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How Power Has Transformed Womens Tennis

Wimbledon started, when the club grounds had not yet opened to the public, Justine Henin, the diminutive Belgian tennis great, stepped onto practice court No. 3, then still an emerald patch of unspoiled grass. The sun had just come out after several cloudy days, and all around, players, their coaches and families, yammering in various languages, exchanged greetings like veteran bunkmates on the first day at summer camp. Not Henin. Having unretired last year as suddenly as she quit 16 months earlier — saying she had got all she wanted from the sport — she remained absorbed with her coach, Carlos Rodriguez, in their warm-up routine.

She began exchanging ground strokes, forehands and backhands, slowly then harder, with a hitting partner, one of the men that the top women hire to practice with, a tall, powerful young Briton, Scott Sears, who missed a few shots, apologized and began to sweat. Henin missed nothing, ever. Most eyes now turned toward her, drawn by the silence of the practice, which was interrupted only when Rodriguez, to whom Henin kept turning for assurance, issued a gentle “marche” every once in a while.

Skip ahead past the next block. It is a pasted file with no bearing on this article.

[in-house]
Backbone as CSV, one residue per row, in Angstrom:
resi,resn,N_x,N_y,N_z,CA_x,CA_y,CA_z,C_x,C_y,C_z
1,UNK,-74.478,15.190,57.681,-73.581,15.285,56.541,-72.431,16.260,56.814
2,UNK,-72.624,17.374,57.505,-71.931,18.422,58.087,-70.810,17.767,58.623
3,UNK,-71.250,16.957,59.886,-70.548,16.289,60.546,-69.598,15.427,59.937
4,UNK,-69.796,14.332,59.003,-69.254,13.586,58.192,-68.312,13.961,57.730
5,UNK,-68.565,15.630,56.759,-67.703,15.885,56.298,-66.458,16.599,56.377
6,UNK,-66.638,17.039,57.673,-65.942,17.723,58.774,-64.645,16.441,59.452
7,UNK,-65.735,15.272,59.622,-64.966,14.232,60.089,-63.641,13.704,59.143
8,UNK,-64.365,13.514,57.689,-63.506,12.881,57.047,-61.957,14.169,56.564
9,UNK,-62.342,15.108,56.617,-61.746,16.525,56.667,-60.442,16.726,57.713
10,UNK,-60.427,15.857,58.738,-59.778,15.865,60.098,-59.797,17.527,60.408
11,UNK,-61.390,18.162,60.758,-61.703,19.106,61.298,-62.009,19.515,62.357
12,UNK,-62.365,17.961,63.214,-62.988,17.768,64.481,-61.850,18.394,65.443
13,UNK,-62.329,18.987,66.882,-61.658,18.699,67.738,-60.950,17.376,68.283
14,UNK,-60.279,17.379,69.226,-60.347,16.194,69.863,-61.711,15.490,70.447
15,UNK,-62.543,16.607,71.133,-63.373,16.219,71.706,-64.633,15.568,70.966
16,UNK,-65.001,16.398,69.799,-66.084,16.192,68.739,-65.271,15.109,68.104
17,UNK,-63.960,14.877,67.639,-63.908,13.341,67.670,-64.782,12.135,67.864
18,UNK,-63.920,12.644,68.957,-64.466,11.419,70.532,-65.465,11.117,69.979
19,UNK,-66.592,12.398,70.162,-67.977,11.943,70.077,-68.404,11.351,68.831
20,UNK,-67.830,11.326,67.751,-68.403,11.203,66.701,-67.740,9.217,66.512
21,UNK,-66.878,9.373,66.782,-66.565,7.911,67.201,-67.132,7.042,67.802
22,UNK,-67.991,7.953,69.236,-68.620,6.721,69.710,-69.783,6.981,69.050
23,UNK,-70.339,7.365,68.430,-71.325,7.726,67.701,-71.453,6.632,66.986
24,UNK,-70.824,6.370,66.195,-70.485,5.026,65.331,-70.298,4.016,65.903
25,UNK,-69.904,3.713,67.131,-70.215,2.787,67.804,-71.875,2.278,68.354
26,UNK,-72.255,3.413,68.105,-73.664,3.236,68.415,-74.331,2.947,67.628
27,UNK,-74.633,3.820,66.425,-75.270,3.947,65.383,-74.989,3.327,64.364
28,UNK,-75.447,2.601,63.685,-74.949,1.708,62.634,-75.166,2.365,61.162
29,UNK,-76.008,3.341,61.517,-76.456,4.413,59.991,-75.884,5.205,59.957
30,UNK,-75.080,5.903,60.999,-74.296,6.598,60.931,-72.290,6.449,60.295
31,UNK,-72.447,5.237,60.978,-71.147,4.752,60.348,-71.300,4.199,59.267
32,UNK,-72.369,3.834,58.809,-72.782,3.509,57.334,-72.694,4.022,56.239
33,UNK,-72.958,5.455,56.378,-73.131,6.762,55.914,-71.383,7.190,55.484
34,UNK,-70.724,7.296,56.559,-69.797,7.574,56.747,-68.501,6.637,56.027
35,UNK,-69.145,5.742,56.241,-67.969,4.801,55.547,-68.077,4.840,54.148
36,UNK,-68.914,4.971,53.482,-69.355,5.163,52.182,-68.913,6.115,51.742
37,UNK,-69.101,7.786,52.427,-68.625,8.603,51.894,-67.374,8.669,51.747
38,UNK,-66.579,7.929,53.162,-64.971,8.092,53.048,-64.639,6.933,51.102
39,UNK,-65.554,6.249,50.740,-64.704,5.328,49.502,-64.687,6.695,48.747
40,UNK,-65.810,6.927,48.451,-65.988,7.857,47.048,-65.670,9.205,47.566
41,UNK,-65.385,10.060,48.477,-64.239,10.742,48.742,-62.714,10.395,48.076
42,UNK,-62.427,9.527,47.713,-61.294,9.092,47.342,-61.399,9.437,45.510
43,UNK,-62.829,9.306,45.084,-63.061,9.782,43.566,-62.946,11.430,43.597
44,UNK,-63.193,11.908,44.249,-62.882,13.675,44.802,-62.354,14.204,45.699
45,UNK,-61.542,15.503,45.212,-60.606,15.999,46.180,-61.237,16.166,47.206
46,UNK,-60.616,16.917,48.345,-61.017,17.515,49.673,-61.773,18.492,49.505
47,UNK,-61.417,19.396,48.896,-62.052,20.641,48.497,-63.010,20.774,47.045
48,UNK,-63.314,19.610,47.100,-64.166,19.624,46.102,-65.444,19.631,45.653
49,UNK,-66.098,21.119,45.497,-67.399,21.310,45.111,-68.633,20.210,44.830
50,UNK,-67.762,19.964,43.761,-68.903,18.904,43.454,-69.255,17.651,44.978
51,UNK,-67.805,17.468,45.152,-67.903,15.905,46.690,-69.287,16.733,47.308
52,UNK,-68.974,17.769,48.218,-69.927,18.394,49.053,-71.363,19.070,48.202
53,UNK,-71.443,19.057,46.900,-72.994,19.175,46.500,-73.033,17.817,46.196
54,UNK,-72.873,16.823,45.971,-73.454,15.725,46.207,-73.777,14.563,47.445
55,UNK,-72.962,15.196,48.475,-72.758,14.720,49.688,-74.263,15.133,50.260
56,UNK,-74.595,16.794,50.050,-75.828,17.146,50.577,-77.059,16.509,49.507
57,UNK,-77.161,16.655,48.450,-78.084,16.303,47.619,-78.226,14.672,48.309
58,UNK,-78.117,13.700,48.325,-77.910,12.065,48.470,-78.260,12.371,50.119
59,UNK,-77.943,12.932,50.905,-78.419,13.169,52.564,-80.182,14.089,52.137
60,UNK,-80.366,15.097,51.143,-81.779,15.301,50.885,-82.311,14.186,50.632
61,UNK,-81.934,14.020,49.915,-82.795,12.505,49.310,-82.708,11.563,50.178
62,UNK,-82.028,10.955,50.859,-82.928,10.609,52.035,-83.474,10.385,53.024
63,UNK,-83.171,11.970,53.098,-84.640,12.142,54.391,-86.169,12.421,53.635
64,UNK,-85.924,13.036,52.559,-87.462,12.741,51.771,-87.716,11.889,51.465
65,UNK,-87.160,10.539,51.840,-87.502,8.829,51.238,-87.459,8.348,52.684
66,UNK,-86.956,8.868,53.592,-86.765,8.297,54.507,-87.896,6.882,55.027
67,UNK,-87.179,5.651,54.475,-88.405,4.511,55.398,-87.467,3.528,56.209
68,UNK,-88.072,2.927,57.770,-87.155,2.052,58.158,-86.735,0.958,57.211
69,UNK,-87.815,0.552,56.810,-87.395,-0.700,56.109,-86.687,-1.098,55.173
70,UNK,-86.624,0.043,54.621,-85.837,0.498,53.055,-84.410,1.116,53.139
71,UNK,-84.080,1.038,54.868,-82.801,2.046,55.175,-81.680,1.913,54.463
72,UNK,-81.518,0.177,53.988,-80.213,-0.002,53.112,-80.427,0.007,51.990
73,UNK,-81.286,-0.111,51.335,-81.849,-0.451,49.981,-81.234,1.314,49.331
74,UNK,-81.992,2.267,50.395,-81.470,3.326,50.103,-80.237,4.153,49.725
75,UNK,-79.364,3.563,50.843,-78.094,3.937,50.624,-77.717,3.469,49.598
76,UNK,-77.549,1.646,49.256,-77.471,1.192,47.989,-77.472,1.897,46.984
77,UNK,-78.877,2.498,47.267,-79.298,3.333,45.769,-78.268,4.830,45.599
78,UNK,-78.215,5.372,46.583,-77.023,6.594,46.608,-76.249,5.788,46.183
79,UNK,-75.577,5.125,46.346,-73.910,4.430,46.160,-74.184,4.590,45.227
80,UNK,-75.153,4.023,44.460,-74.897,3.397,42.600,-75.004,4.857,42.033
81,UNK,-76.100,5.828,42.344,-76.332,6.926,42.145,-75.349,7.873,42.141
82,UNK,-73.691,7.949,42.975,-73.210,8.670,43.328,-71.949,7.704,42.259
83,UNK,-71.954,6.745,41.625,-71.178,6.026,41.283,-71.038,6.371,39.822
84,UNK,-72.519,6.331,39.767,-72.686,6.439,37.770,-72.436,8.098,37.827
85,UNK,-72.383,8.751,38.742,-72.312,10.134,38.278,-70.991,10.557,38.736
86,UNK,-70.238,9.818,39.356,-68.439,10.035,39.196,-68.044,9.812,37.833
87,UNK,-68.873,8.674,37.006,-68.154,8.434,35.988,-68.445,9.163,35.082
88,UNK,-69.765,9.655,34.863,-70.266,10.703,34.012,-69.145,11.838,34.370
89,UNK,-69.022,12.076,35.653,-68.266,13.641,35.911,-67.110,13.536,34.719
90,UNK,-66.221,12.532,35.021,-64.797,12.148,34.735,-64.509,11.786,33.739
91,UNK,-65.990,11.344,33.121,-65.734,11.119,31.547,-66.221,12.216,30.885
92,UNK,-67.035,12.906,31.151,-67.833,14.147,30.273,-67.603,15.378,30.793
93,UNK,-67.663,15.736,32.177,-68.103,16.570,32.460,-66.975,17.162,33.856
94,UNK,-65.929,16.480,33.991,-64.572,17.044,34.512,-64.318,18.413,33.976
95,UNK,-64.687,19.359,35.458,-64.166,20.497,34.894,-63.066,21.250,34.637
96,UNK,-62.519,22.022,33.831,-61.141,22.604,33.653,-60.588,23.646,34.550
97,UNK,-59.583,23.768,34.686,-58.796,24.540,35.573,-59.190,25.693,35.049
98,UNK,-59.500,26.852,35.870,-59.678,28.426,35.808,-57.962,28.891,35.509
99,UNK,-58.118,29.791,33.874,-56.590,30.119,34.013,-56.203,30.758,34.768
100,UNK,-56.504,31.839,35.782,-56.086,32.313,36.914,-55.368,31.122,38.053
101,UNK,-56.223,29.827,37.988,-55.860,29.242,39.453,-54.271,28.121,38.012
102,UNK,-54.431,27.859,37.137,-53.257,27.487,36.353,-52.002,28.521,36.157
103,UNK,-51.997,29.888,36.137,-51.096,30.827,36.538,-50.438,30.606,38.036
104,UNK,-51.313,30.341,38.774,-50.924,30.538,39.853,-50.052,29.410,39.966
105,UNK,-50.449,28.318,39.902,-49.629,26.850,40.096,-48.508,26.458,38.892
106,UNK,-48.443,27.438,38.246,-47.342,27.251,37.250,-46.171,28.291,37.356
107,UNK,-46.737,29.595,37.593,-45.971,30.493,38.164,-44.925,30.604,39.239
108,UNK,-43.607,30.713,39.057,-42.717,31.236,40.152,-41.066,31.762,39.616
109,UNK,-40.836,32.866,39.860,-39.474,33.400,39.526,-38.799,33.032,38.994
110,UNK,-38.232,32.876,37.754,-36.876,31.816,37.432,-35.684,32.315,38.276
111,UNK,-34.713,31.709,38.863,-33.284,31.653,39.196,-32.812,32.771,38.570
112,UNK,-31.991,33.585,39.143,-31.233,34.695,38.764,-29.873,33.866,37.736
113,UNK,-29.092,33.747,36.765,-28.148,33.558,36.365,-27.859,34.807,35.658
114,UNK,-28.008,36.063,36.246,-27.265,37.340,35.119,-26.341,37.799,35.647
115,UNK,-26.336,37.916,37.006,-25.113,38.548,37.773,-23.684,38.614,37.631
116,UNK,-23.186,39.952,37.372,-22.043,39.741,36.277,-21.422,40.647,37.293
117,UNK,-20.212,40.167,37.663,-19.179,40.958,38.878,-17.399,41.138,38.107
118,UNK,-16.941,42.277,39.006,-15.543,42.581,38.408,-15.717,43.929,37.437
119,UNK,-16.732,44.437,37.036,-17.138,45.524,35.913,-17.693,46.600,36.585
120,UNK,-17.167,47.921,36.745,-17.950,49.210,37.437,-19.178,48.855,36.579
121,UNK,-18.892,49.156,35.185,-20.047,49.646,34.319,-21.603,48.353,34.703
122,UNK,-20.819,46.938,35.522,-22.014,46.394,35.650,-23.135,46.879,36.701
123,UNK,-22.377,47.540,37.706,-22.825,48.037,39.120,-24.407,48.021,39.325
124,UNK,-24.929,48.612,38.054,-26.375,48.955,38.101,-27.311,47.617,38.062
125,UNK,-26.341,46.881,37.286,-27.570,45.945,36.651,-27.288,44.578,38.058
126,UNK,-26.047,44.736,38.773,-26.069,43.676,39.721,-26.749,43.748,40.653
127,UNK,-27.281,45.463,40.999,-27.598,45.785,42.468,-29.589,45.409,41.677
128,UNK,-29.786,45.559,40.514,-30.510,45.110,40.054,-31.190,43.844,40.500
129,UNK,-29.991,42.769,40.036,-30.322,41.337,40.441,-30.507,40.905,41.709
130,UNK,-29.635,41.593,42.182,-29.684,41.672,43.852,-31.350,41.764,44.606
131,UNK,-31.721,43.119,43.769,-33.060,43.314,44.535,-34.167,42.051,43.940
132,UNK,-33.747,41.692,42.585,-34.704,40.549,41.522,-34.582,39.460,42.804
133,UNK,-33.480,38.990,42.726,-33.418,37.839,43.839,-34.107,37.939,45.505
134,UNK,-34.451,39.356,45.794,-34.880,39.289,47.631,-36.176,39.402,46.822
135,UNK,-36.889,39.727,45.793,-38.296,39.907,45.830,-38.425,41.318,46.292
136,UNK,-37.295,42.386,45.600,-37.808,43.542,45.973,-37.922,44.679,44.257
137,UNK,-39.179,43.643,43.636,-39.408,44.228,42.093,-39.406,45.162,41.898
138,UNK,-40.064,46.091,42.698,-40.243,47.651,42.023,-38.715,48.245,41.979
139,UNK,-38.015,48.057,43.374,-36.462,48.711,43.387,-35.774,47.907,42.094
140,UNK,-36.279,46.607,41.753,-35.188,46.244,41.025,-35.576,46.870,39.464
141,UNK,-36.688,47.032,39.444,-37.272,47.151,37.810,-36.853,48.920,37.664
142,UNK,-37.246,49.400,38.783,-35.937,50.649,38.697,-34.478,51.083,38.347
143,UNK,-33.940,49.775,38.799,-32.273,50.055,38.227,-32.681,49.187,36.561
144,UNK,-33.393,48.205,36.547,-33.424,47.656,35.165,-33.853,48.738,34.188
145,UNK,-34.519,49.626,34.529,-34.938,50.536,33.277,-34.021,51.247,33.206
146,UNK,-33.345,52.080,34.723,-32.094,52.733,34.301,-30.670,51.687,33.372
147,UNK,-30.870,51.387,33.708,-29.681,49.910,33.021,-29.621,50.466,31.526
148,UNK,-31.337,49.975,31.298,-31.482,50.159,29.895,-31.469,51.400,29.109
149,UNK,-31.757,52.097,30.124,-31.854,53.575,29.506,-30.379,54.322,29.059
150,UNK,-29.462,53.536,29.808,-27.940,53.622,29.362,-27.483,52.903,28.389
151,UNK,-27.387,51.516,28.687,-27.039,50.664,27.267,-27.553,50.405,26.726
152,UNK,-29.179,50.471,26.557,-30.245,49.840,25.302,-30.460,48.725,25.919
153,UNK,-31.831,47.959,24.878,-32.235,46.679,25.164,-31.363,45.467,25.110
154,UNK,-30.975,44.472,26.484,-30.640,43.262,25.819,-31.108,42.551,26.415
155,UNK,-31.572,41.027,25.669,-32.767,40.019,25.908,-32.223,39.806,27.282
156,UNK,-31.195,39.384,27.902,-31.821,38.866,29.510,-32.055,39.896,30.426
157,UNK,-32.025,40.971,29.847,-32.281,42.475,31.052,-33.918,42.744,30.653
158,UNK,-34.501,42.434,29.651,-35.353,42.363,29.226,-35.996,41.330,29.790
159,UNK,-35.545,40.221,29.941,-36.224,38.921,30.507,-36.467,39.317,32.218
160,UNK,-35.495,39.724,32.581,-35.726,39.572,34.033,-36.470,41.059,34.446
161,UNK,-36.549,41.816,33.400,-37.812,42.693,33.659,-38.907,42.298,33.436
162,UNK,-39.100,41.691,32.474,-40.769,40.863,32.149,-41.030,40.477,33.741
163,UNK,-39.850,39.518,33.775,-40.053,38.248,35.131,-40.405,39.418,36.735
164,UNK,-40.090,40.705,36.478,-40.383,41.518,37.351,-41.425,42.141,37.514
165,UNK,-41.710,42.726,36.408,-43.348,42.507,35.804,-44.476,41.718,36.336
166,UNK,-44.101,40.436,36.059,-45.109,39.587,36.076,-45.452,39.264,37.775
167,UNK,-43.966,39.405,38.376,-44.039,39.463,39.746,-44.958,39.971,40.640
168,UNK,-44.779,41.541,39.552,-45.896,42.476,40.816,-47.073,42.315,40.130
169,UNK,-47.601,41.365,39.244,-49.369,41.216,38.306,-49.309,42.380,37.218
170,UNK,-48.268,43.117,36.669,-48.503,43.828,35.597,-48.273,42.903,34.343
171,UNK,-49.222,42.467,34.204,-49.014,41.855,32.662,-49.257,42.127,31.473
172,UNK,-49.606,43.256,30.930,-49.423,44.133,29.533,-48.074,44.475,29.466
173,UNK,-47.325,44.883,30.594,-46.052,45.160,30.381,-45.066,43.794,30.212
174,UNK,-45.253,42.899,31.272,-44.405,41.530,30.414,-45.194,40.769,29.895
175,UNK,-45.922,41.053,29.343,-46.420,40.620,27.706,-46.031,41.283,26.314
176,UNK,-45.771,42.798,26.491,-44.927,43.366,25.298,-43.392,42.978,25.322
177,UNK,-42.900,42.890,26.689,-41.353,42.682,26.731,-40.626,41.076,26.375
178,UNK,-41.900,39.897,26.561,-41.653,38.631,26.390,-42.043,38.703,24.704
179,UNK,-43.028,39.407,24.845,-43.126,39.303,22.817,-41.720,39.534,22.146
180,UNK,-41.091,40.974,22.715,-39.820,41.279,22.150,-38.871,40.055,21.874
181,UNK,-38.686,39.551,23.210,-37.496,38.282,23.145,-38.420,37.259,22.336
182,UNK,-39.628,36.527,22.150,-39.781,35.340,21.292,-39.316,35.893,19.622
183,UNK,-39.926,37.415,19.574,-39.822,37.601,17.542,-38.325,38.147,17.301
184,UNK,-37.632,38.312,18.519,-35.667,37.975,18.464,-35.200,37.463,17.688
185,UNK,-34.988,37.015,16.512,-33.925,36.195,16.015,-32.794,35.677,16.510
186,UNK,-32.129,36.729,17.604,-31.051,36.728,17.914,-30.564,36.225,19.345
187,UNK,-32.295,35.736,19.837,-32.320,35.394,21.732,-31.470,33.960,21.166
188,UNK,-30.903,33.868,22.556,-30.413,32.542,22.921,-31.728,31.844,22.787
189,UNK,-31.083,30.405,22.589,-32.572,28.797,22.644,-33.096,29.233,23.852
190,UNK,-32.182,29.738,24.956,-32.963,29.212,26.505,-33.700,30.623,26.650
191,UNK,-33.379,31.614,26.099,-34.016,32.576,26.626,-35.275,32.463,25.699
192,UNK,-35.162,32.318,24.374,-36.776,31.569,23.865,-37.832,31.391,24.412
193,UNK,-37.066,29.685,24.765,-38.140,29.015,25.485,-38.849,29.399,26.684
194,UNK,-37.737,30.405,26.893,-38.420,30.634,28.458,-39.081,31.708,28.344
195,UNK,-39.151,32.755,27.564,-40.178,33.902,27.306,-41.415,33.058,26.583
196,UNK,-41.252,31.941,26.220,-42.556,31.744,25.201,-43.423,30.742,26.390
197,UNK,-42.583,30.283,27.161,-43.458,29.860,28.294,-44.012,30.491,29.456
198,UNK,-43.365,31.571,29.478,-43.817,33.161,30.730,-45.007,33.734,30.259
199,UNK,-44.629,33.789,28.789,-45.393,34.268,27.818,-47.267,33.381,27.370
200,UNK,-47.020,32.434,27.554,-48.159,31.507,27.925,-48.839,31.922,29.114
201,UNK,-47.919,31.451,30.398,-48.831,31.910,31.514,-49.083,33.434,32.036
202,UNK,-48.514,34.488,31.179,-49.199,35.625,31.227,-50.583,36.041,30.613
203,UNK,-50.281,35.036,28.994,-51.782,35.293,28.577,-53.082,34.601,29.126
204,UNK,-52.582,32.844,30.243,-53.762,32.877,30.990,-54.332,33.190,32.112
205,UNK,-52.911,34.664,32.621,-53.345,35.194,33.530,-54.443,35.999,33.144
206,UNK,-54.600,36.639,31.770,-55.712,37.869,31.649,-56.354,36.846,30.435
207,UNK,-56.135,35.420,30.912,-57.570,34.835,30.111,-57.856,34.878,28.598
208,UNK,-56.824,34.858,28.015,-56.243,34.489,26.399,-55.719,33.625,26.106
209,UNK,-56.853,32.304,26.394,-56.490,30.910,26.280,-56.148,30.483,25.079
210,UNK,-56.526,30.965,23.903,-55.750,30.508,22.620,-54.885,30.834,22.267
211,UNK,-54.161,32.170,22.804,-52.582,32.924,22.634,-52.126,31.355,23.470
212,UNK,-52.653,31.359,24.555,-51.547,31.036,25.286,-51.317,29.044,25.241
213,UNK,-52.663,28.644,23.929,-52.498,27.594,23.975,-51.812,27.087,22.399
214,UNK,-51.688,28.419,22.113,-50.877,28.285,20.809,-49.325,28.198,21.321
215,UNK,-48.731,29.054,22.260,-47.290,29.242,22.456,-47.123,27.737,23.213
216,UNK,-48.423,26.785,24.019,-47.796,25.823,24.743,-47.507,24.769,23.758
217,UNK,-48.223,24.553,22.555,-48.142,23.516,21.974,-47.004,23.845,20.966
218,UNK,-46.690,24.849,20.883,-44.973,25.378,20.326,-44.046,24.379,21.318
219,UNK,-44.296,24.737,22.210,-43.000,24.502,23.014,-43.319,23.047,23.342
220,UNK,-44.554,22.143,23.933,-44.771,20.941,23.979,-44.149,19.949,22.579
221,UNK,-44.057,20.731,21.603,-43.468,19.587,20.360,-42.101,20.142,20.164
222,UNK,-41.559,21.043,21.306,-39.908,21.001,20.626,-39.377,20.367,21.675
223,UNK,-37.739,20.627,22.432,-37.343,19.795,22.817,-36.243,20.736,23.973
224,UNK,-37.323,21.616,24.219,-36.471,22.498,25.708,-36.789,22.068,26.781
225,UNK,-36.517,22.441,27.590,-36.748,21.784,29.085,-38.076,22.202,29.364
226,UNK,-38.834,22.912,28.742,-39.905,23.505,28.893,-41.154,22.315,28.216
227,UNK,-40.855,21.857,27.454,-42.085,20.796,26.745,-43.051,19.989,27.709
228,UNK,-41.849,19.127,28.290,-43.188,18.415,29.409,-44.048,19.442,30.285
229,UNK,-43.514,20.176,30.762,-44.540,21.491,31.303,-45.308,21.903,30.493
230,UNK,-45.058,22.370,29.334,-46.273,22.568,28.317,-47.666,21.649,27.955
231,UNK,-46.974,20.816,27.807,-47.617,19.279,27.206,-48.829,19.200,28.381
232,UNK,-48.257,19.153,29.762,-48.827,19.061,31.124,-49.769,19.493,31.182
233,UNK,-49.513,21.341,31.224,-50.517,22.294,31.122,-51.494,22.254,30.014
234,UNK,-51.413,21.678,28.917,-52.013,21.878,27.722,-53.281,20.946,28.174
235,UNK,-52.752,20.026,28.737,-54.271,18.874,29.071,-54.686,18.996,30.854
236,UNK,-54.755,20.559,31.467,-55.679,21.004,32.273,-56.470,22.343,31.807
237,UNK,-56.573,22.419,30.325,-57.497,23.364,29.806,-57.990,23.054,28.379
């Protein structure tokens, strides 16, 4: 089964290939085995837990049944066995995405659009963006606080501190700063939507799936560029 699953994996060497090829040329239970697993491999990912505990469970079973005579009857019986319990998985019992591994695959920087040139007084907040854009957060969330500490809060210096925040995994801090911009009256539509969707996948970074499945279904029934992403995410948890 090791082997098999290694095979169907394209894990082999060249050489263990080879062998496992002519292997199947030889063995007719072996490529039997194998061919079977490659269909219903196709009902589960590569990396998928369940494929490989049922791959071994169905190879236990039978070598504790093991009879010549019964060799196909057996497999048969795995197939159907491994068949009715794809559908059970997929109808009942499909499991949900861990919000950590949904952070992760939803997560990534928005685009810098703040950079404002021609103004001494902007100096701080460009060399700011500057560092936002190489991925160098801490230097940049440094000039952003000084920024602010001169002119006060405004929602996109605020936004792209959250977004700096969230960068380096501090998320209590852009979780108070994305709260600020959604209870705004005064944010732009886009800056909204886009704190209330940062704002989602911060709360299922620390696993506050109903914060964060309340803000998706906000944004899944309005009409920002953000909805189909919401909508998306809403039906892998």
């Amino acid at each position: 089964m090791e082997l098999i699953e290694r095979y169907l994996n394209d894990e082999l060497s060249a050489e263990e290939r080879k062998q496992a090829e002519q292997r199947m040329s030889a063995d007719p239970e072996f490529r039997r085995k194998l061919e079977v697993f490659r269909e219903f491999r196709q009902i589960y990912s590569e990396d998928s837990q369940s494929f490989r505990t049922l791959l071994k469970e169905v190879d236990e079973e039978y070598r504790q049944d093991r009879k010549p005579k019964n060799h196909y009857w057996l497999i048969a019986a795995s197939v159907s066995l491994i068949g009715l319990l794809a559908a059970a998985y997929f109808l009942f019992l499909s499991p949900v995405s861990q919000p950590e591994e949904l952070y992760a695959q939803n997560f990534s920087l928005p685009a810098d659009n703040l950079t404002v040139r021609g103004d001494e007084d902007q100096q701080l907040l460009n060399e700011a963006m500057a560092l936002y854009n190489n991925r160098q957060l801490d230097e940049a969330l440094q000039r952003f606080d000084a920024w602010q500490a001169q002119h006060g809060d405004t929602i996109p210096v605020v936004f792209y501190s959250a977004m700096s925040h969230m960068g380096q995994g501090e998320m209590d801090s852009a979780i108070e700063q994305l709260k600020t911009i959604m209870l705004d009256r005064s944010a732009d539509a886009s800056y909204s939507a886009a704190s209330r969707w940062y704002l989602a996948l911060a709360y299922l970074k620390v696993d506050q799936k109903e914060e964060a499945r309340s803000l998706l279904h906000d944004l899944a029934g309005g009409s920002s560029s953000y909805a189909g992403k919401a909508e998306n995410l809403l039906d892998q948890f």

In Henin, the line between an expression of vulnerability and a devouring stare of slightly sour competitiveness can be fuzzy. Venus and Serena Williams, the game’s longtime dominant sisters, tend to look more abstracted, in a world closed onto themselves. Until they’re threatened. Then the array of weapons — the fist pumps, the drive to win, the sheer, overwhelming athleticism — emerge. Henin, “the sister of no mercy,” as she is called, is a more elegant player but no less unrelentingly obsessed with crushing her opponents.

Finished, she gathered up her belongings, leaving Sears in a pool of sweat, then walked off, head down so as not to catch anyone’s eye, trying to preserve, it seemed, like breath on glass, the focus she had on court. Even practicing, she made an argument for promoters who claim that women’s tennis has never been better off.


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